Playing Target – short story. By Omilla Mungroo. “Time to close up, Cherise. What’s the keep-back?” Andy was counting the last bit of the cash from the day’s sales and sorting out the float for the next day, when he noticed Cherise standing idly by the gate.
She turned sharply to Andy and he thought he heard fear in her voice.
“I think we are being watched.” She said in a low tone, and without moving an inch from where she stood.
“Watched?” Andy raised his head and looked outside the door. “I don’t see any-”
“Hush!” Cherise tried to look calm and she even smiled while she spoke.
“Don’t come to the gate. Look normal.” With that said, Cherise busied herself with the regular duties. While she dusted and pretended to pack papers and stationery, she continued talking in a low tone, with her head bent, while Andy continued to re-count the money, listening to her all the while without once raising his head.
From outside anyone would think they were laughing, chatting, but really busy and carrying out their regular closing up routines.
“There’s a man by the corner in a dark jacket, and another standing opposite us on the other side of the street. He is wearing a hat and a gray scarf, a cigar in his hand. But he is looking straight here even as I speak.” Cherise was smiling as she spoke, yet only Andy could hear her voice tremble.
Are they going to target us?
“Do you know any of them?” Andy asked.
“No. I don’t. But they have been there for the past half-hour that I noticed them. They look like they’re waiting for somebody, or others. Don’t know.”
“You don’t suppose they are there for some other reason? You jump to conclusions all the time Cherise. Sometimes I wonder-” Andy didn’t get to finish.
“I’m telling you, there’s something fishy in the way these men look. And it’s Carnival Friday night. I think we are about to get robbed!”
Andy steupsed, got up and went to the back room to put away the money in the safe. Cherise checked the time, went to the gate to turn the sign saying they were now closed.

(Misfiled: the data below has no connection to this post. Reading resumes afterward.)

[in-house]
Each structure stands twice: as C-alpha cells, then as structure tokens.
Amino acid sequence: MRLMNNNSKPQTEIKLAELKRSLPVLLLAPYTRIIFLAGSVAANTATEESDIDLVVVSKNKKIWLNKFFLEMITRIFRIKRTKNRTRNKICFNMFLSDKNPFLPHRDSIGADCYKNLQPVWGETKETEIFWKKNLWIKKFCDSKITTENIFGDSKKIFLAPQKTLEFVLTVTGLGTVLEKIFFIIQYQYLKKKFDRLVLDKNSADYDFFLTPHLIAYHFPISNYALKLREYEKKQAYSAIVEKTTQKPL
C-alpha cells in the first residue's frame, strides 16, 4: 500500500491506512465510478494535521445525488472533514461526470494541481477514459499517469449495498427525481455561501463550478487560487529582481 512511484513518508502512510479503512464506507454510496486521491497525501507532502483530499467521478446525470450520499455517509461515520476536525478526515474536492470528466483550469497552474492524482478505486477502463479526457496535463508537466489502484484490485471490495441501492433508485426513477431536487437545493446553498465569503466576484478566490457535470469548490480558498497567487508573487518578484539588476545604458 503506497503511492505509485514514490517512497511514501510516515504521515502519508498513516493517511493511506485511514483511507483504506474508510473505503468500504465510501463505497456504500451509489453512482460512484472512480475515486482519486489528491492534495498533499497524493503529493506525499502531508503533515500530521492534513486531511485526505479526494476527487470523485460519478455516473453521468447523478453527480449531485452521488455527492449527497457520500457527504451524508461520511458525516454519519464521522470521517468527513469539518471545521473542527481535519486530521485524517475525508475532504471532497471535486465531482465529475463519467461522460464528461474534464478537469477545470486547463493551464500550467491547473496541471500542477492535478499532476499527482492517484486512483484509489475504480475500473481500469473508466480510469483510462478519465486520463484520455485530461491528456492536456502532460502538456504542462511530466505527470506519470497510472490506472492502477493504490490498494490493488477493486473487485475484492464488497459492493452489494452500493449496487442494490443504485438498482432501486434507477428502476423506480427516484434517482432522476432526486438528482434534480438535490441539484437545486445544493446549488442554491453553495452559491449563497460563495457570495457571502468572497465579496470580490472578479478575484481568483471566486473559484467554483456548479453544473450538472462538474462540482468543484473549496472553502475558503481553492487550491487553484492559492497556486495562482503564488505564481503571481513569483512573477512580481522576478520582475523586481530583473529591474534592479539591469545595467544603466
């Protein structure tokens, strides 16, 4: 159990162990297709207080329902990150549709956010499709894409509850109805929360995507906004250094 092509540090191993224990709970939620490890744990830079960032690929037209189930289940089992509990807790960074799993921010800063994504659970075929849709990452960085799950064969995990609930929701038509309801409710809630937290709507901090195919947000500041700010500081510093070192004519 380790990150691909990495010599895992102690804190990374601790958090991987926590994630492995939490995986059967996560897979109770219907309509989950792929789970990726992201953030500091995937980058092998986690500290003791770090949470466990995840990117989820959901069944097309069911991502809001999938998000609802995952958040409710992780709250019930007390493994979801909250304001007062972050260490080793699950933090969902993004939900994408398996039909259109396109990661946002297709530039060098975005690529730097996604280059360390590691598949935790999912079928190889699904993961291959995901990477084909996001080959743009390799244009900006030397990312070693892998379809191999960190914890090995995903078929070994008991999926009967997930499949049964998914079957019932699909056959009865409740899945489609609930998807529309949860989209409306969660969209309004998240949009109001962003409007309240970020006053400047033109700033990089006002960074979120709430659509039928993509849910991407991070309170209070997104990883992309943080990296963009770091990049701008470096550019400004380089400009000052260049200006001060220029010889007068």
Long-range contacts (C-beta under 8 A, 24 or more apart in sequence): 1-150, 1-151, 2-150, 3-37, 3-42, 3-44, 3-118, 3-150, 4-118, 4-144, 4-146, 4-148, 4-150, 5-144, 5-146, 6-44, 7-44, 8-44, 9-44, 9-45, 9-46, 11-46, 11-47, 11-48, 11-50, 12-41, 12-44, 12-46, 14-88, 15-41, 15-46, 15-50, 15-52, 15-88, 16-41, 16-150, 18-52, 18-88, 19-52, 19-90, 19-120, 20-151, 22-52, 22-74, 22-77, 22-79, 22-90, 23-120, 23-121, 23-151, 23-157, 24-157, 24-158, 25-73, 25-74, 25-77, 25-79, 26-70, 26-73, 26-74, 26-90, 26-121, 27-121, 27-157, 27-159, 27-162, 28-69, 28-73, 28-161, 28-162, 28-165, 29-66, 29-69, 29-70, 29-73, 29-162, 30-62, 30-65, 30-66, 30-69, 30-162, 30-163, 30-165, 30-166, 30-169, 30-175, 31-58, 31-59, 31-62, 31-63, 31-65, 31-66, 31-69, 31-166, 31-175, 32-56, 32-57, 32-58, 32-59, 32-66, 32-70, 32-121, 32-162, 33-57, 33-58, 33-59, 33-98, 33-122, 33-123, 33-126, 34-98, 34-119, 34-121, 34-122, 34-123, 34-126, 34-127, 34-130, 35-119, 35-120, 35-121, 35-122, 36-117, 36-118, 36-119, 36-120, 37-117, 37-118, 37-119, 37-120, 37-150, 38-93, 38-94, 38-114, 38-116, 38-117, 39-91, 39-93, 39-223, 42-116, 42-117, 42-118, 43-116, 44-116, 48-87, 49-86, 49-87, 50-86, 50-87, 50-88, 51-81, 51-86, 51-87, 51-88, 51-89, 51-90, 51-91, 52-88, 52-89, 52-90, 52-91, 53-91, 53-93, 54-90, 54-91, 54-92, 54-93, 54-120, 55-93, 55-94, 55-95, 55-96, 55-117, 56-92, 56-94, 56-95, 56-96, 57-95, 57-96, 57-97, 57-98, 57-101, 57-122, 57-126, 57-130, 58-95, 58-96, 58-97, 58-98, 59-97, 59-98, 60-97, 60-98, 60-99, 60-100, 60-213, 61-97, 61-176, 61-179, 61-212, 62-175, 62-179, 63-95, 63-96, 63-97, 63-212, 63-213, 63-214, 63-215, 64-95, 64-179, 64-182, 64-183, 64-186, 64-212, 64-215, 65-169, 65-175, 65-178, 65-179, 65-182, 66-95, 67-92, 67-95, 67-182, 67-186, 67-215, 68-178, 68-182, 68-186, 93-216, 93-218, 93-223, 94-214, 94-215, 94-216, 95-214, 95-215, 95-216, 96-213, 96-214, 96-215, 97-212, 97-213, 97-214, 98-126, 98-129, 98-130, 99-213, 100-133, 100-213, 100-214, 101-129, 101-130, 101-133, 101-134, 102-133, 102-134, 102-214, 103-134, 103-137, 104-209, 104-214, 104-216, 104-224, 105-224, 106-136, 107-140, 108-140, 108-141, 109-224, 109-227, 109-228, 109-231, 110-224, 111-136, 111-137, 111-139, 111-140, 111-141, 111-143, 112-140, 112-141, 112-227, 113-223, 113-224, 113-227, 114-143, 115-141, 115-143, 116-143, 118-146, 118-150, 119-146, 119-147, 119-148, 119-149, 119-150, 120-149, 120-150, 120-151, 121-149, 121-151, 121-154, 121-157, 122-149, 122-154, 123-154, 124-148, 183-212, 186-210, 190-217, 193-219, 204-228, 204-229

As she got to the gate, a shadow blocked the light from the street lamp outside their store. Then she heard a familiar voice.
“Can I have a pack of Du Maurier please?”
She could not see the man’s face but the voice sounded very familiar.
“I’m sorry, we are already closed. But hold on. I think I can get you that.” She got the cigarettes and as she handed it to him the man had shifted away from blocking the street lamp. She saw a gun tucked in the front of his belt and his left hand was just resting gently on the top of it. The light shone across Cherise’s face as she raised her head to look at the man.
“Aye, it’s you working here?” He sounded surprised. “I didn’t know you work here.” He mellowed his voice down a bit and turned to his right slowly and waved his right hand as if chasing away a mosquito.
Cherise looked up and saw the man who all or most of the people in her village knew as the “gun king” – a man feared, yet loved by the many people he helped out financially.
Cherise almost gasped but remained cool. The great Vincent Murray! She thought of her dad and brothers who were always talking about this man’s reputation for being the “baddest of the bad” in the whole of the north of the island. He was the one known to make and supply guns for criminals.
Cherise managed a smile and was a bit surprised she didn’t panic. Instead she breathed a sigh of relief.
No longer a target
He paid for the pack of cigarettes, opened the pack right there whilst chatting and lit up one, whilst turning to signal to the other two men in their positions that their mission was aborted.
All this Cherise noticed while Andy stood dumbfounded to the back of the small room with some float money on the table. Cherise pretended not to notice, gave him his change and told him, “We are closing up now,” to which he asked, “You want a lift home?”
“Oh! No thanks. My co-worker usually drops me home.”
Vincent Murray smiled, “Does Daddy know him?”
“Yes, he does.” Cherise replied, turning to look at Andy who seemed very worried and irritated at the man.
Mr Murray looked over at Andy, waved at him and smiled. “Well in that case, get home safely then.” He tipped his hat and left, a dark, tall, looming figure of a man gliding gracefully across the compound, calm and inconspicuous, the wind flapping his long jacket as he walked.
Cherise looked to where the two men were standing. They were gone.
April 2016 – Issue 21 www.sweettntmagazine.com